Blacks hit hard by for-profit college debt


Southwest / Texas 69 Views

Mounting student debt is a nagging problem for most families these days. As the cost of higher education rises, borrowing to cover those costs often becomes a family concern across multiple generations including the student, parents, and even grandparents or other relatives.

Today’s 21st century jobs usually demand higher education and specialized skills to earn one’s way into the middle class. In households where educational loans are inevitable, it becomes an important family decision to determine which institutions are actually worth the debt incurred. Equally important is the institution’s likelihood of its students graduating.

New research by the Center for Responsible Lending (CRL) analyzed student debt on a state-by-state basis.

Titled “The State of For-Profit Colleges,” the report concludes that investing in a for-profit education is almost always a risky proposition. Undergraduate borrowing by state showed that the percentage of students that borrow from the federal government generally ranged between 40 to 60 percent for public colleges, compared to 50 to 80 percent at for-profit institutions.

Additionally, both public and private, not-for-profit institutions, on average, lead to better results at a lower cost of debt, better earnings following graduation, and the fewest loan defaults.

“In many cases, for-profit students are nontraditional students, making sacrifices and struggling to manage family and work obligations to make better lives for their families,” noted Robin Howarth, a CRL senior researcher. “For-profit colleges target them with aggressive marketing, persuading them to invest heavily in futures that will never come to pass.

CRL also found that women and Blacks suffer disparate impacts, particularly at for-profit institutions, where they are disproportionately enrolled in most states.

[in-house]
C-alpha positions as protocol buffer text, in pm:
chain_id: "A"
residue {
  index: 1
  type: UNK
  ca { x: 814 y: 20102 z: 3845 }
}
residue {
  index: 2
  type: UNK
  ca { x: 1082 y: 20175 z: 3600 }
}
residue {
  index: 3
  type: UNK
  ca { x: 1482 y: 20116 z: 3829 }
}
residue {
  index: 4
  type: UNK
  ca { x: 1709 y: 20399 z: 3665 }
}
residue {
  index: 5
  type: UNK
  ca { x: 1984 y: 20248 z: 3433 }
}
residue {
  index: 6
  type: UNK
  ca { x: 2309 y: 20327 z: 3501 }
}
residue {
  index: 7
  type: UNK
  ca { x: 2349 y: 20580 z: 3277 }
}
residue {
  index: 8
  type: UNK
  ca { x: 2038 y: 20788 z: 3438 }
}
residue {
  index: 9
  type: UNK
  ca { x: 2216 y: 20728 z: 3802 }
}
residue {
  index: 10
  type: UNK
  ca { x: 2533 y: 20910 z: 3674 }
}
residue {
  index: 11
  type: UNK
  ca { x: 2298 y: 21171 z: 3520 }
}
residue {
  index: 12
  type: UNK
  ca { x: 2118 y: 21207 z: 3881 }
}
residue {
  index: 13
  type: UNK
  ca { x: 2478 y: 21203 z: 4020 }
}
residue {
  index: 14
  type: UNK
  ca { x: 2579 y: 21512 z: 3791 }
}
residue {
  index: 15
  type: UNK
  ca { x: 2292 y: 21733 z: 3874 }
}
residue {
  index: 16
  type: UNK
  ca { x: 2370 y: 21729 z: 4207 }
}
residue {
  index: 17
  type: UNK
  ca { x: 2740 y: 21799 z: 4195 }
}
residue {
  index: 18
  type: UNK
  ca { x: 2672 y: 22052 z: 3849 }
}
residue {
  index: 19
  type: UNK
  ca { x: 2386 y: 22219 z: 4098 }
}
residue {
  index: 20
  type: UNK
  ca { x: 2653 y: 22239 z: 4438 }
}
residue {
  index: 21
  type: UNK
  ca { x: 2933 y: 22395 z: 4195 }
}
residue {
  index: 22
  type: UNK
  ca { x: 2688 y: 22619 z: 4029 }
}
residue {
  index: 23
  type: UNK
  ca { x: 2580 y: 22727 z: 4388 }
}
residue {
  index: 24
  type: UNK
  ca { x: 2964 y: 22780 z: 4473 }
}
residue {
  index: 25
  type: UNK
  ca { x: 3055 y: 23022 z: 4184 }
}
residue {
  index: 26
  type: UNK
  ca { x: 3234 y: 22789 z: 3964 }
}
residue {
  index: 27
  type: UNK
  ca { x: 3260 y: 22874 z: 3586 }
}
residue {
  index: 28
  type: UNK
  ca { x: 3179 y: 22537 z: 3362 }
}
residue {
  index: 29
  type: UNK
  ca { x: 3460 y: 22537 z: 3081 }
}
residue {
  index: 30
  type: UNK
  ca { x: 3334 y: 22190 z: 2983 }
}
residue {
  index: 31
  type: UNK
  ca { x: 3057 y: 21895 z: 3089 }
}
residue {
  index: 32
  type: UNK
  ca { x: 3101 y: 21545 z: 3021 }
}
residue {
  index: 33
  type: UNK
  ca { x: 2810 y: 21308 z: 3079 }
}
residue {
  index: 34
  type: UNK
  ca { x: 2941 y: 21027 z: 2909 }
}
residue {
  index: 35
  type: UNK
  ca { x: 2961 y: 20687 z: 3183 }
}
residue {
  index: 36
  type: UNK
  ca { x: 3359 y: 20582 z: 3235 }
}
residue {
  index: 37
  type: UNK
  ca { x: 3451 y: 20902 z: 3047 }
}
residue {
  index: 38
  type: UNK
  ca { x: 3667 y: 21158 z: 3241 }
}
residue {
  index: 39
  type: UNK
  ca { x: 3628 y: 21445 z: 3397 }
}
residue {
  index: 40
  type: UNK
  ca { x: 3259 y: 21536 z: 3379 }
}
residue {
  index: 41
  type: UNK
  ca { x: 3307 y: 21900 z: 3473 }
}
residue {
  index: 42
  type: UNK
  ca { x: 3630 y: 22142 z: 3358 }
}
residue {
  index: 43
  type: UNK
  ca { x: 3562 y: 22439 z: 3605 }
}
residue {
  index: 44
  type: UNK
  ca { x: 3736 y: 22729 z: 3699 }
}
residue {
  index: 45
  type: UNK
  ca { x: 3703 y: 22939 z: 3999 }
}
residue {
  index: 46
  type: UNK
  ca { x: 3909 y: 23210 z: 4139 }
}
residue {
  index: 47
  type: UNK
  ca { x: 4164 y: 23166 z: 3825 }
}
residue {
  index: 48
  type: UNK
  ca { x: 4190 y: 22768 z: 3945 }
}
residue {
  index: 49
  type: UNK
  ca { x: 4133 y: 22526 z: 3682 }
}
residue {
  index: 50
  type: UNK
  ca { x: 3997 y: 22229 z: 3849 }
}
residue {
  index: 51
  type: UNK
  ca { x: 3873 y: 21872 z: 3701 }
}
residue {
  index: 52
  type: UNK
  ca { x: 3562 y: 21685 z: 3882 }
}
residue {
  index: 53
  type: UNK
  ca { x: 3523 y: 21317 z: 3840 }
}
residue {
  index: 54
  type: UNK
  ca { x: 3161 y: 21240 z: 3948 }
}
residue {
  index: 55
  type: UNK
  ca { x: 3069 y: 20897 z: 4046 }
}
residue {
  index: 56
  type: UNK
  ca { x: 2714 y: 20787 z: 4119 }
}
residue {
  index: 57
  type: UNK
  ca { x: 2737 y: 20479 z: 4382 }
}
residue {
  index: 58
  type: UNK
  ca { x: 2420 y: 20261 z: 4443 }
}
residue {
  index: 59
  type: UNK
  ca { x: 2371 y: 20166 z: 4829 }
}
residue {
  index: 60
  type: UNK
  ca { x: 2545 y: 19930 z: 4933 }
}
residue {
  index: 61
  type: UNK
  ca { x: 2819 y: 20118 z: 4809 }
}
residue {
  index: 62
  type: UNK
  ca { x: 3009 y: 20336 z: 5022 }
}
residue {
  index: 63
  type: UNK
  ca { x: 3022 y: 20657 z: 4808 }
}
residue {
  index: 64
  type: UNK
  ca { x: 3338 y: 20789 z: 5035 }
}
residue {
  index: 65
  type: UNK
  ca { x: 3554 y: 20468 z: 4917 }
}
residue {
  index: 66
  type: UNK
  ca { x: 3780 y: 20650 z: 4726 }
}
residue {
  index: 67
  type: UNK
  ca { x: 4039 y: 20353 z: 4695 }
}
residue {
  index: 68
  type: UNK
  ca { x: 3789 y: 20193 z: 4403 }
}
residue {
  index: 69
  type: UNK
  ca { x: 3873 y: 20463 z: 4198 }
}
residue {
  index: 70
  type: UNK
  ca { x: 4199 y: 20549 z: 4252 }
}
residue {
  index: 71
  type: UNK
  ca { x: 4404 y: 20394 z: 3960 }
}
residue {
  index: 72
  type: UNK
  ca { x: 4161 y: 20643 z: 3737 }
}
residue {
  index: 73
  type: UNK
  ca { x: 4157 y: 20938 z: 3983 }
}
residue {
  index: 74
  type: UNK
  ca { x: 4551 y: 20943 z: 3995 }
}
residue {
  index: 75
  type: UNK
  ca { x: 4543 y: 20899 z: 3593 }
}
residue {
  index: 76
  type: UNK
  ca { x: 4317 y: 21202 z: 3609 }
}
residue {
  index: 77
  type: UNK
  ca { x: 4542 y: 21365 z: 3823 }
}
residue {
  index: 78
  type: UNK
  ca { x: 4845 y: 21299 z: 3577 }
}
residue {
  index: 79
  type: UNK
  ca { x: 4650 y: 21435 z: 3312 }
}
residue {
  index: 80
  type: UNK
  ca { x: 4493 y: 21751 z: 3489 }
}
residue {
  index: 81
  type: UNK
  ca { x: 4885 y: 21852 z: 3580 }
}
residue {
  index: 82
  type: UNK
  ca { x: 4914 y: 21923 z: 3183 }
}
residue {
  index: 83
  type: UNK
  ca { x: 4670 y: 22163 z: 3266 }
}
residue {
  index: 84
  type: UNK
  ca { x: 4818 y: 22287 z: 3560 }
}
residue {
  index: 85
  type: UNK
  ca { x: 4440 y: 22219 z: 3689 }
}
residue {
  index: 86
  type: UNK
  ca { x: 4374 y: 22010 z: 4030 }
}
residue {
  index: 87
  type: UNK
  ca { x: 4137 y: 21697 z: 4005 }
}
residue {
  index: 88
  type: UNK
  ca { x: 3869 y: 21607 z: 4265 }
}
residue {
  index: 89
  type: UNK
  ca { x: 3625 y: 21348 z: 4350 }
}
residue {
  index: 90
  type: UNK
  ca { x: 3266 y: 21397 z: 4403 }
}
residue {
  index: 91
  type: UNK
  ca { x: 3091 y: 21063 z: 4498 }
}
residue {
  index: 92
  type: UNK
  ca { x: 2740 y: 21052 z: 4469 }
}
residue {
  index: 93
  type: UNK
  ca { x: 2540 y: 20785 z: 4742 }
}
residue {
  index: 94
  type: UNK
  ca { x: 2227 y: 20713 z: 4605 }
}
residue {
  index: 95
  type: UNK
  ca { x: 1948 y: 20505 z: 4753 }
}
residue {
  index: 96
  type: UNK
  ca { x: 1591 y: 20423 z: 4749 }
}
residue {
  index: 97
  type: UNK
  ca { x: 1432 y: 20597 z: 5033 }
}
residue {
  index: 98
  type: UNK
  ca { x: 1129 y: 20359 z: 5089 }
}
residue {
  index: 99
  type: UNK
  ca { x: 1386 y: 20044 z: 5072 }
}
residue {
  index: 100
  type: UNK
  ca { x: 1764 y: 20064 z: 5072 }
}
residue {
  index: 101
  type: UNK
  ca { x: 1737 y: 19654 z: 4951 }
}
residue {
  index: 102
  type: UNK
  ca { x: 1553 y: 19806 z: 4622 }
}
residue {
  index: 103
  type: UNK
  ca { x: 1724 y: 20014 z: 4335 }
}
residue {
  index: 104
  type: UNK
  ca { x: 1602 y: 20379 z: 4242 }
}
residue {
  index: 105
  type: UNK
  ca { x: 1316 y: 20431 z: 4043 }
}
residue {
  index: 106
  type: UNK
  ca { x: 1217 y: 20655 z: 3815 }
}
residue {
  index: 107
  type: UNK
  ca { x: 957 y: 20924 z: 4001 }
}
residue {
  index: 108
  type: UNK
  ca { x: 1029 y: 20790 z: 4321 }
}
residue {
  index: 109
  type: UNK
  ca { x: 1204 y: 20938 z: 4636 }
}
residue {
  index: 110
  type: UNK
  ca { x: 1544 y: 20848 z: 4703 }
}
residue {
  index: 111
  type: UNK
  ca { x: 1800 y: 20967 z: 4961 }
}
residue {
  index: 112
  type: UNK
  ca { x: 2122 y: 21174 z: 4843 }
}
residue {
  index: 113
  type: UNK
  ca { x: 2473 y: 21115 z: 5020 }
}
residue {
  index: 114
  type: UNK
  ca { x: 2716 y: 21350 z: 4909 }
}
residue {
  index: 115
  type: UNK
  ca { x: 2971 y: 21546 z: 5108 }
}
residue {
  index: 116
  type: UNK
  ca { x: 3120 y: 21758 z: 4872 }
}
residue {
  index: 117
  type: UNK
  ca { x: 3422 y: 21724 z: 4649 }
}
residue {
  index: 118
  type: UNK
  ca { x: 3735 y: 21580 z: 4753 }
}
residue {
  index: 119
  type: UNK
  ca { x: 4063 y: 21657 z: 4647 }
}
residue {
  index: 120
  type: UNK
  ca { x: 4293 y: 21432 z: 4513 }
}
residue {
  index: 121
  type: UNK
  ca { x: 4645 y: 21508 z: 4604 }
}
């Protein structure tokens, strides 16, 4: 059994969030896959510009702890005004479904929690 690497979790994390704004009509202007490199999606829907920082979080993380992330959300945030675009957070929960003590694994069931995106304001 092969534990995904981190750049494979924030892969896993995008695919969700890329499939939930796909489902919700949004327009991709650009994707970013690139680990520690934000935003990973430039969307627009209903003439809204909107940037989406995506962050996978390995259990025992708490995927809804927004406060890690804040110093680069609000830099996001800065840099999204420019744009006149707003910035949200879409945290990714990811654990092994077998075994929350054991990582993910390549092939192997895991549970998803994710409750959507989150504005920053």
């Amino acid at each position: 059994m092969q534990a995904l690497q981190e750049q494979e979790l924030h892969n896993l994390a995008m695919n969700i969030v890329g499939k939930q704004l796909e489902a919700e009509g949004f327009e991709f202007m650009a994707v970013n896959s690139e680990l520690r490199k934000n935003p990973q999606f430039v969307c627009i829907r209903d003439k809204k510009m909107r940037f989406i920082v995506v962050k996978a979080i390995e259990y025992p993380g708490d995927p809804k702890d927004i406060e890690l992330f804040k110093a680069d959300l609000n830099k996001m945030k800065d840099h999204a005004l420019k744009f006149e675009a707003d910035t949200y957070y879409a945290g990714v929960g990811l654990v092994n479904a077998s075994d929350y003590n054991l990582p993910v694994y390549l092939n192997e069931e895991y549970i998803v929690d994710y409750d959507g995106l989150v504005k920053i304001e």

For example, enrollment at Mississippi’s for-profit colleges was 78 percent female and nearly 66 percent Black.

Focus group interviews further substantiated these figures, and recounted poignant, real life experiences.

Brianna, a 31-year-old Black female completed a medical assistant (MA) certificate at the now-defunct Everest University. Once she completed her MA certificate and passed the certification test, she found she could only find a job in her field of study that paid $12 per hour, much less than the $35,000-$45,000 salary that Everest told her would be her starting salary as a medical assistant.

She was also left with $21,000 in student debt. As a result, she has struggled since matriculation with low credit scores and cramped housing conditions for herself and three children. For her, public schools, according to Brianna, are “better in the long run” due to their lower cost despite having more requirements for attendance.

In Georgia, Louisiana, Maryland, Mississippi and North Carolina, median for-profit student debt levels at graduation in these five states was much higher than that of their public peers, ranging from $29,947 to $34,891 for for-profit students compared to $21,605 to $23,638 for public students.

These disparate outcomes are even more grievous when one takes into account that for-profit colleges are primarily funded by taxpayers, receiving up to 90 percent of their revenues from federal financial aid such as Pell Grants and federal student loans.

Finally, three years following graduation from a for-profit institution, former students in 44 states had double-digit default rates. These states included: Kansas, Pennsylvania, Texas and Virginia.

By Charlene Crowell, communications deputy director with the Center for Responsible Lending.